Thurman Munson, Dwight Evans, Lou Whitaker included on HOF panel's ballot

New York Yankees greats Thurman Munson, Don Mattingly and Tommy John are among a 10-man ballot of candidates who will be eligible for selection to the Baseball Hall of Fame this year though the Modern Baseball Era committee.

Munson is on the committee's ballot for the first time, as are Dwight Evans and Lou Whitaker. Former players Steve Garvey, Dale Murphy, Dave Parker, Ted Simmons are again up for selection, as is former players' union executive Marvin Miller.

The Modern Baseball Era Committee, which will vote in December, considers individuals who contributed to baseball from 1970-87 and who are no longer eligible through the writers' election process. They must receive votes on 12 of the committee's 16 ballots to be elected to the Hall of Fame. In 2017, Jack Morris and Alan Trammell were elected through the Modern Baseball Era committee.

Munson won the AL Rookie of the Year in 1970 and the MVP in 1976 with the Yankees. He is one of only two catchers in history to hit .300 with 180 hits and 100 RBI over three consecutive seasons, but his career was cut short at age 32 when he died in a plane crash.

Mattingly, the 1985 AL MVP, was a career .307 hitter and won nine Gold Gloves in 14 seasons with the Yankees.

John played eight of his 26 major league seasons with the Yankees and enjoyed much of his greatest success in New York, finishing second in the Cy Young voting in 1979. He finished 288-231 in 700 career starts, pitching 14 years after undergoing the now-common ligament surgery that now colloquially bears his name.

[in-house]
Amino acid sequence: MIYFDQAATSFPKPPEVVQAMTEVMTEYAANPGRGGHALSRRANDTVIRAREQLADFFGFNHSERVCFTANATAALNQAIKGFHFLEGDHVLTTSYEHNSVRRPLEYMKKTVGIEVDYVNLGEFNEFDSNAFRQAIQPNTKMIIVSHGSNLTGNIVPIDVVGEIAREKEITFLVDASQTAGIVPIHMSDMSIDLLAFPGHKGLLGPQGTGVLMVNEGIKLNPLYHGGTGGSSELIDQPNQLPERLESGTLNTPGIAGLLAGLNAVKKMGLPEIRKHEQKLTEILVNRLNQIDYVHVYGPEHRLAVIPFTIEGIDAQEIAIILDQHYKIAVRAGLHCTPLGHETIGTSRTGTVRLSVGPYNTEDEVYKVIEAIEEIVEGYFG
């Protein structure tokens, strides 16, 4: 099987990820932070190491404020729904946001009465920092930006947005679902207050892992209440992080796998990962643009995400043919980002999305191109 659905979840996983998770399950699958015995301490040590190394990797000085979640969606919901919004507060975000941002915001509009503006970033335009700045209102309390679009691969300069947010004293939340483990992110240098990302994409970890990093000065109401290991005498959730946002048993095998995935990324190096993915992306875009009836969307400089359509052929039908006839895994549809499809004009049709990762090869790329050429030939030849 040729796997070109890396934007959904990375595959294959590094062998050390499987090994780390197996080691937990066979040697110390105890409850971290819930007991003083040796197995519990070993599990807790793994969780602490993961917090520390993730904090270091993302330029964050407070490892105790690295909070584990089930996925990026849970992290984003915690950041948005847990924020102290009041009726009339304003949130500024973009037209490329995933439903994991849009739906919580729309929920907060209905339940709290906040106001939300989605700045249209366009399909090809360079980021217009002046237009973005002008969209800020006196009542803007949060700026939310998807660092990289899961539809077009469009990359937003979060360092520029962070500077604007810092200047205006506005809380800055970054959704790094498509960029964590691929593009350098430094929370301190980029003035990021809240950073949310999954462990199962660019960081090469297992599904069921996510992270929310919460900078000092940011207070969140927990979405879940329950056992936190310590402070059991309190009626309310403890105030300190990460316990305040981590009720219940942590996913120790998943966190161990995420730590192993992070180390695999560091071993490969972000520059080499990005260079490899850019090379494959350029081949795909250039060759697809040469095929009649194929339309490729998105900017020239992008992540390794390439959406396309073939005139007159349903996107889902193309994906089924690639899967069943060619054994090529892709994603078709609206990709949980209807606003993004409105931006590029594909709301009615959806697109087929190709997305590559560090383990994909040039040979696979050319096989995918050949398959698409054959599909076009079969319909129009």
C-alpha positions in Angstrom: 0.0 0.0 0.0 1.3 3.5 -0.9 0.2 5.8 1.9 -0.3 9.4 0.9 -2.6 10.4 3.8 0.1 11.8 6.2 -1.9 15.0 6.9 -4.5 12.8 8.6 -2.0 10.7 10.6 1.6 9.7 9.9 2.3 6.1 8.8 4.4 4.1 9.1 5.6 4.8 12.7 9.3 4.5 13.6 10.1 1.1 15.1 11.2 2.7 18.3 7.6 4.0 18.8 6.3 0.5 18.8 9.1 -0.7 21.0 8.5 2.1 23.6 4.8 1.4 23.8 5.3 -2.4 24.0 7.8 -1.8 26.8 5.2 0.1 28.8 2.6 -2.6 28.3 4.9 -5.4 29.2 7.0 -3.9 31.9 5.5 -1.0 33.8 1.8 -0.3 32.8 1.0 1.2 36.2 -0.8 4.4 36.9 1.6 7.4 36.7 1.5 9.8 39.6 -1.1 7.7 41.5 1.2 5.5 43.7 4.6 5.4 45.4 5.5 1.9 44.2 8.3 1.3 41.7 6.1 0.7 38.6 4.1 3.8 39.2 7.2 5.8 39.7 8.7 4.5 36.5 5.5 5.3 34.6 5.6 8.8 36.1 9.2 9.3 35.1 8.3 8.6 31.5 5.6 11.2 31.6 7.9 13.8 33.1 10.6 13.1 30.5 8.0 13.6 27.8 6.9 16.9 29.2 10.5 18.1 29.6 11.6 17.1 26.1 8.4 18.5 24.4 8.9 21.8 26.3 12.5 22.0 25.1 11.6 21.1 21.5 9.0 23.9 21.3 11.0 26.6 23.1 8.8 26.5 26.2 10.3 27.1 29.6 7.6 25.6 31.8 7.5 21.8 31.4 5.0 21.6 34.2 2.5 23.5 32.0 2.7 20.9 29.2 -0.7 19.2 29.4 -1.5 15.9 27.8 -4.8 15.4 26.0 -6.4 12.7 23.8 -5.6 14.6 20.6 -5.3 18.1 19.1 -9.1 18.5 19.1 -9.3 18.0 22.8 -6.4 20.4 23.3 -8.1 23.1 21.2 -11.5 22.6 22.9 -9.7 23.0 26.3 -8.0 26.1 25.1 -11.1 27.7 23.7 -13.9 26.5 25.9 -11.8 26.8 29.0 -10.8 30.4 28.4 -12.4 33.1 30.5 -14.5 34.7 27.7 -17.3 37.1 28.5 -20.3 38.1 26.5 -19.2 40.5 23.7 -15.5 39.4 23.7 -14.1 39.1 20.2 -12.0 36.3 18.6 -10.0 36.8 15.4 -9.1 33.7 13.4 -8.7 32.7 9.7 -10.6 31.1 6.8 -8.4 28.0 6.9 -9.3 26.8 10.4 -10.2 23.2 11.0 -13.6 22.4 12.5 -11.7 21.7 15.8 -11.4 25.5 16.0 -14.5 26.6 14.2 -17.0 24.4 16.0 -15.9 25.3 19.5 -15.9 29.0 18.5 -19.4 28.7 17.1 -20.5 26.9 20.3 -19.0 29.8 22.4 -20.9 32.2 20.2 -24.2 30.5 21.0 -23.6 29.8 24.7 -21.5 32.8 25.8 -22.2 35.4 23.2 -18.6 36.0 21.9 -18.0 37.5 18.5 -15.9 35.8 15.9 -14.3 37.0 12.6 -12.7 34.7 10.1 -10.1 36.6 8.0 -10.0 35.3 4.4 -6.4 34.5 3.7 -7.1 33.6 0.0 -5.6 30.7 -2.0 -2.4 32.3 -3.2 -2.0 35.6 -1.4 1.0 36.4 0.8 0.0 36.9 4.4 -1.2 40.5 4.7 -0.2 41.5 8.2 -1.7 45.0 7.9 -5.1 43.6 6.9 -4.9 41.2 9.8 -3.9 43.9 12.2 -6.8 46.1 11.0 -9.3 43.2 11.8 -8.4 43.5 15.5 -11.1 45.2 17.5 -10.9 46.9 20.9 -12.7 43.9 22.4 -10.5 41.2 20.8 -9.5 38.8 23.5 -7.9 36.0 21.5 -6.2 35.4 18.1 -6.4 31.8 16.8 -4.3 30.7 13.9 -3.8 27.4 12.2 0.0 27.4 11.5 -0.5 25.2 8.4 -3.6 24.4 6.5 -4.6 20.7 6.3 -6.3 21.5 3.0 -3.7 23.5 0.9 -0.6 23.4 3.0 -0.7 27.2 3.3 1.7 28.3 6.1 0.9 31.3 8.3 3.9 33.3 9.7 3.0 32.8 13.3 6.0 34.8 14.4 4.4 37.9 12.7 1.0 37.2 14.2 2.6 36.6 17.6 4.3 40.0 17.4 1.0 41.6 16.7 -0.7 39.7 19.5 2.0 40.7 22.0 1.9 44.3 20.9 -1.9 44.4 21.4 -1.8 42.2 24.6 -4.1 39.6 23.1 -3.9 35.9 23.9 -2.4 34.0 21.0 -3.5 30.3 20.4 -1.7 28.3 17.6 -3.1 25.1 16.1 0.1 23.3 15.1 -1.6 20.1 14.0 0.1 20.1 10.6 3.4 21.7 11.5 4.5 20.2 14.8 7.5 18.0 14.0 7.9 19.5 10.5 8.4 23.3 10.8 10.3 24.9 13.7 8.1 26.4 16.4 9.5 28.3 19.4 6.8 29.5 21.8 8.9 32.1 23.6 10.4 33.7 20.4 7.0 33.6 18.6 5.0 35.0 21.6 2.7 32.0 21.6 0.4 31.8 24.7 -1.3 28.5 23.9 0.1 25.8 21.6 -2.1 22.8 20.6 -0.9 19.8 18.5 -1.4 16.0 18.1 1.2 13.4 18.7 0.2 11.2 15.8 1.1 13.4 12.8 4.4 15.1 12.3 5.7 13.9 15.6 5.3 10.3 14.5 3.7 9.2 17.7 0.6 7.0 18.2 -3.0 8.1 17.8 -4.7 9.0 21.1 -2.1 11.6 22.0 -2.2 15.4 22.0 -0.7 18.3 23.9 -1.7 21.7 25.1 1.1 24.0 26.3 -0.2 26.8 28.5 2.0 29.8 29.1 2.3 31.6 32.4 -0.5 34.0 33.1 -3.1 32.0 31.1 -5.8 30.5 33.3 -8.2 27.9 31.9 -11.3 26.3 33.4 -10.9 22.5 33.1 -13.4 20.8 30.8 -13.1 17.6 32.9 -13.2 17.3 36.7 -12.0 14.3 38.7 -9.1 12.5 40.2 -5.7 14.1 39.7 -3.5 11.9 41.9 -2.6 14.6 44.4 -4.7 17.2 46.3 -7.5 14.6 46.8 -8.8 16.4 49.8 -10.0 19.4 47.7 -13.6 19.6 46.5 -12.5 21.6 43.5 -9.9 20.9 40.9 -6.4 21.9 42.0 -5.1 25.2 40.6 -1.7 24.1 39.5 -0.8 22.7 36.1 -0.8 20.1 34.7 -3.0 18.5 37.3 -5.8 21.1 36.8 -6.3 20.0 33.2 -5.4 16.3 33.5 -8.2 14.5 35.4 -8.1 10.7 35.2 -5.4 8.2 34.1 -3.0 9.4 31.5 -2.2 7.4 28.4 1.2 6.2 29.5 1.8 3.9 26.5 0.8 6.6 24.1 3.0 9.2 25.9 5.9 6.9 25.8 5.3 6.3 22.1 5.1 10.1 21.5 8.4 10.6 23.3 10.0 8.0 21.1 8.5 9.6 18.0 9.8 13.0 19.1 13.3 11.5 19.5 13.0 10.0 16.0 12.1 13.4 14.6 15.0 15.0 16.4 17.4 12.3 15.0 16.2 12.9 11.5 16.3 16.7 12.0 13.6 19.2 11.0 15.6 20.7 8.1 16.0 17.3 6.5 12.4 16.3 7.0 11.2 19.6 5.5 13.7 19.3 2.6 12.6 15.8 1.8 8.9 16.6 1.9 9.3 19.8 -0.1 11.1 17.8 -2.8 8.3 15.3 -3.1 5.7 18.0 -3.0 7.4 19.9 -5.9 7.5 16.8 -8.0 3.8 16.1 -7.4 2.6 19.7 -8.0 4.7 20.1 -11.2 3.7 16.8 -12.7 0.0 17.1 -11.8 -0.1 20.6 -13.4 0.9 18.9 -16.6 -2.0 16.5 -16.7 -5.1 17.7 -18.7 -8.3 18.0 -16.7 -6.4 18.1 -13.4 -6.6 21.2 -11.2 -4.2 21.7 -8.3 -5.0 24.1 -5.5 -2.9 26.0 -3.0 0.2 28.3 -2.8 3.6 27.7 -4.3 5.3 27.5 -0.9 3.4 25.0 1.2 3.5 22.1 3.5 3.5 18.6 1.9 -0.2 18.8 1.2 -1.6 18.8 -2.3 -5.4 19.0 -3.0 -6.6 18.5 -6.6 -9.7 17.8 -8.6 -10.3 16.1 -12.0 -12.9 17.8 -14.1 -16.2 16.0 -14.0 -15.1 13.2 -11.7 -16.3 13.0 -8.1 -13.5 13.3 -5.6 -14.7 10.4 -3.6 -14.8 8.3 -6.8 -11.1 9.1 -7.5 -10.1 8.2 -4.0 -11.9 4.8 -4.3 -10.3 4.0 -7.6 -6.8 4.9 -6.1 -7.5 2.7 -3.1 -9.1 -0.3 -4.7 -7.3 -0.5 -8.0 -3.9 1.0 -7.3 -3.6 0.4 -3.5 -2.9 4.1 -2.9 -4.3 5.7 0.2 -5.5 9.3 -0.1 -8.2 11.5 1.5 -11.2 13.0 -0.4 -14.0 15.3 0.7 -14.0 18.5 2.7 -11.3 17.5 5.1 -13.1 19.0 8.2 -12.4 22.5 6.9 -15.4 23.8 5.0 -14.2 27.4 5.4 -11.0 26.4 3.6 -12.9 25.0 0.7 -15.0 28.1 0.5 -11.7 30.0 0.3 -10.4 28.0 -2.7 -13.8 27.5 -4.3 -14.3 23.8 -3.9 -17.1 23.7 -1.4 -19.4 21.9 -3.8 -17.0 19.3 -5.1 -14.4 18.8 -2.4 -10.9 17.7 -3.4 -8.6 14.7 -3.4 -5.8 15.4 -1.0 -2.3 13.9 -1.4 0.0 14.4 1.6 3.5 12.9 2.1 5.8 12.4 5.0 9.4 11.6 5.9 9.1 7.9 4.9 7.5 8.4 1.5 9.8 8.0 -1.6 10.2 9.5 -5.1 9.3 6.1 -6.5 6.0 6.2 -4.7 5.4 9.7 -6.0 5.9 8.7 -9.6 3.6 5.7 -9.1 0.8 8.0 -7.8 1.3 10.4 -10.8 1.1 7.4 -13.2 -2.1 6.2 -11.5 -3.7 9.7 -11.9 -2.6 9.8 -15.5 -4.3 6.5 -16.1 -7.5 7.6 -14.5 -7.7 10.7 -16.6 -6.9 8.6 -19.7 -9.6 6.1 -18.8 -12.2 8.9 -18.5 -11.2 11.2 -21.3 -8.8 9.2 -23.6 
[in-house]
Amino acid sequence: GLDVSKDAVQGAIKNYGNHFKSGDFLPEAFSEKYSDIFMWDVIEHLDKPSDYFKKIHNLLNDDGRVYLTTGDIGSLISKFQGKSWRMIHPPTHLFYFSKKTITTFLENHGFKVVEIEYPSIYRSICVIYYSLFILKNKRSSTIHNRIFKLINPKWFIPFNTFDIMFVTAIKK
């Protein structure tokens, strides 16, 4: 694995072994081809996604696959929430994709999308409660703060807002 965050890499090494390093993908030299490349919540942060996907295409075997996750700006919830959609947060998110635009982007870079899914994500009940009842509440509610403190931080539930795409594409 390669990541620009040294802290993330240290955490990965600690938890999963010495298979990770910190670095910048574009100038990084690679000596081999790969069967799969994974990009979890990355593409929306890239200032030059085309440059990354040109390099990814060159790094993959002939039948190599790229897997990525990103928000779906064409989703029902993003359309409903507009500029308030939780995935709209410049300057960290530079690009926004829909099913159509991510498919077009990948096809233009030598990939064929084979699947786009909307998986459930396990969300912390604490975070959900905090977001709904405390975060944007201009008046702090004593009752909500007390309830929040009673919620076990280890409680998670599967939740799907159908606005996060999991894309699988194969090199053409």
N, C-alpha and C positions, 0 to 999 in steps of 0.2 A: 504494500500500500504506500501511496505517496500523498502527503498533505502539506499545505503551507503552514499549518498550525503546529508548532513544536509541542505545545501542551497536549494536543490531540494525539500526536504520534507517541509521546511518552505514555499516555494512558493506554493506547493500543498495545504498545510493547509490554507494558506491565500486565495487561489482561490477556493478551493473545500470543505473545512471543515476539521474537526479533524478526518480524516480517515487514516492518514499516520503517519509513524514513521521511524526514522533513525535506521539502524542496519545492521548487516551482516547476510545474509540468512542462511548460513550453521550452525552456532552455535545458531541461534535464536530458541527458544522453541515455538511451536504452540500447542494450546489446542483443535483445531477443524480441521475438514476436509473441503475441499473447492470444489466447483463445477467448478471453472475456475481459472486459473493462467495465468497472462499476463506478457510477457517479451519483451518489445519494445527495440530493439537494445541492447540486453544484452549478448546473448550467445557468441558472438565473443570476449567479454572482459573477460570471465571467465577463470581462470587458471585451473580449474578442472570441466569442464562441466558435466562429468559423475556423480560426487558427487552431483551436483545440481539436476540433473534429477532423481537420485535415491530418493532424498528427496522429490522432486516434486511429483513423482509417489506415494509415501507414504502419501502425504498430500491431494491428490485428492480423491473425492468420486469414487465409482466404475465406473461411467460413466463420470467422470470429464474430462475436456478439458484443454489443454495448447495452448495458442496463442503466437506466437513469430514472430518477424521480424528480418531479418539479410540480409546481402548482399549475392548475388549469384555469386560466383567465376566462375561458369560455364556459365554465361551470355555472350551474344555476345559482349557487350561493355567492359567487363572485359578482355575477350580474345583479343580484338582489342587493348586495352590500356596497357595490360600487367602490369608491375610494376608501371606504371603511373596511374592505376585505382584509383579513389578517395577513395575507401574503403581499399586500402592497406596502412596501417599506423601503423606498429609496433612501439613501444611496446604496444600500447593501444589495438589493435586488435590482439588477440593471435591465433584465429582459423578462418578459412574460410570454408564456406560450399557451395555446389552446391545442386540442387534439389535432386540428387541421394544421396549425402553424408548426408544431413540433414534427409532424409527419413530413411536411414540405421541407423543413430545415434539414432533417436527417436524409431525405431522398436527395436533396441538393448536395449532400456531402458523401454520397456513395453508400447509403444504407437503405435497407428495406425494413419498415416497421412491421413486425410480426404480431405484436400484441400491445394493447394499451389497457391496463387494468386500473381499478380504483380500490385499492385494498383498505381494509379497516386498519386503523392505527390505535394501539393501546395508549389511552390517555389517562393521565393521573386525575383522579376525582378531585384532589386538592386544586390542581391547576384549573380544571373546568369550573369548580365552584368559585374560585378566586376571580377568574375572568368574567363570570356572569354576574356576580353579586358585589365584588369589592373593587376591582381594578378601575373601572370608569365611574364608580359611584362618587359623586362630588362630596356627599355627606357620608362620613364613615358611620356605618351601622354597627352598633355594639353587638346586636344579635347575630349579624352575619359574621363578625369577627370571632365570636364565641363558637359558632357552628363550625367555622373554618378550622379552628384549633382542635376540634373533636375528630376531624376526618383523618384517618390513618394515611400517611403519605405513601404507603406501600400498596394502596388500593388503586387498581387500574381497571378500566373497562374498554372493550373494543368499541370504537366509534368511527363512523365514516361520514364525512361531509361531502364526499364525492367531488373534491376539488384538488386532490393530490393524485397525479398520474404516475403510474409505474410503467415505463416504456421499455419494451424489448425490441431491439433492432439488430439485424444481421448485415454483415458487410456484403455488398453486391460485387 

Simmons, who fell one vote shy of election in 2017, played 21 seasons for the Cardinals, Brewers and Braves, being named to the All-Star team eight times. He is second all-time in both hits and RBIs among players who spent at least half their careers as a catcher.

Whitaker spent 19 years with the Detroit Tigers, making the All-Star team five times and winning three Gold Gloves at second base. He won the 1984 World Series while playing alongside Trammell.

Evans played 19 seasons for the Red Sox and one for the Orioles, racking up 2,446 hits while winning eight Gold Gloves. He hit 256 of his 385 home runs in the 1980s, more than any other American League player in the decade.

Garvey was a 10-time All-Star, hitting .294 in 19 seasons with the Dodgers and Padres. He won the NL MVP award in 1978 and 1984 and helped the Dodgers win the 1981 World Series.

Murphy hit 398 homers in his 18-year career with the Braves, Phillies and Rockies and won back-to-back MVPs in 1982 and 1983.

Parker won two NL batting titles and the MVP in 1978 and won the World Series with the Pirates in 1978 and the Oakland A's in 1989.

Miller, who died in 2012, helped institute free agency as head of the players' association in the 1960s and '70s. He was highly critical of the Hall of Fame selection process during his lifetime and fell one vote shy of induction for the 2011 class.

Garvey, John, Mattingly, Murphy and Parker all received half or fewer of the votes required through the committee in 2017, as did Luis Tiant, who was left off the ballot this time.
Copyright © 2021 ESPN Internet Ventures. All rights reserved.